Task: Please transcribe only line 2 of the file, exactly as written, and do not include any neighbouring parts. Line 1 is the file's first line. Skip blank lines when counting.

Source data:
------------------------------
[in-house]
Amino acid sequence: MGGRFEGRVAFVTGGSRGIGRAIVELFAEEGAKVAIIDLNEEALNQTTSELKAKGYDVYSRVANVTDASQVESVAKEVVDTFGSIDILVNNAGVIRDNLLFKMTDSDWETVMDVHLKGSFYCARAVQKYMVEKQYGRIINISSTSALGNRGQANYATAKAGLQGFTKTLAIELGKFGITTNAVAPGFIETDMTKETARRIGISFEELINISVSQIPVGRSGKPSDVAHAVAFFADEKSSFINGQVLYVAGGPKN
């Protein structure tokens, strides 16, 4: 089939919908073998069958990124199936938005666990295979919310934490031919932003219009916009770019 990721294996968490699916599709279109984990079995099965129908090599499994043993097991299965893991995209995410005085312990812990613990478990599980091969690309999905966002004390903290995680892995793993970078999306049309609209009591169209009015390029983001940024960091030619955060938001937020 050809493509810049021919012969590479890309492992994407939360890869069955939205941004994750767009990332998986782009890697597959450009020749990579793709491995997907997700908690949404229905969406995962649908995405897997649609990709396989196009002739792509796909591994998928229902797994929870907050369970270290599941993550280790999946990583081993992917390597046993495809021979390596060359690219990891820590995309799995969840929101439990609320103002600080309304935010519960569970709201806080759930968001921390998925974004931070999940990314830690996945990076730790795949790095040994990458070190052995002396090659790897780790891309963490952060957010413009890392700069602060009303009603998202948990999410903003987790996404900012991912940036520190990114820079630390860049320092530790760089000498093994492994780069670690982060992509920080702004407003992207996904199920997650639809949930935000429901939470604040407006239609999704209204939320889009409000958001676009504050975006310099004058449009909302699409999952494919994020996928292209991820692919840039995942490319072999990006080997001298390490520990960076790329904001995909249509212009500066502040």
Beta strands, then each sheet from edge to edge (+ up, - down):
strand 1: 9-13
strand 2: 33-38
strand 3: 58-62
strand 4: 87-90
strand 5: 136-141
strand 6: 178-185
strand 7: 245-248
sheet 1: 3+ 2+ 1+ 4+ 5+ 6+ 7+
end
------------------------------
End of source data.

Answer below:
Amino acid sequence: MGGRFEGRVAFVTGGSRGIGRAIVELFAEEGAKVAIIDLNEEALNQTTSELKAKGYDVYSRVANVTDASQVESVAKEVVDTFGSIDILVNNAGVIRDNLLFKMTDSDWETVMDVHLKGSFYCARAVQKYMVEKQYGRIINISSTSALGNRGQANYATAKAGLQGFTKTLAIELGKFGITTNAVAPGFIETDMTKETARRIGISFEELINISVSQIPVGRSGKPSDVAHAVAFFADEKSSFINGQVLYVAGGPKN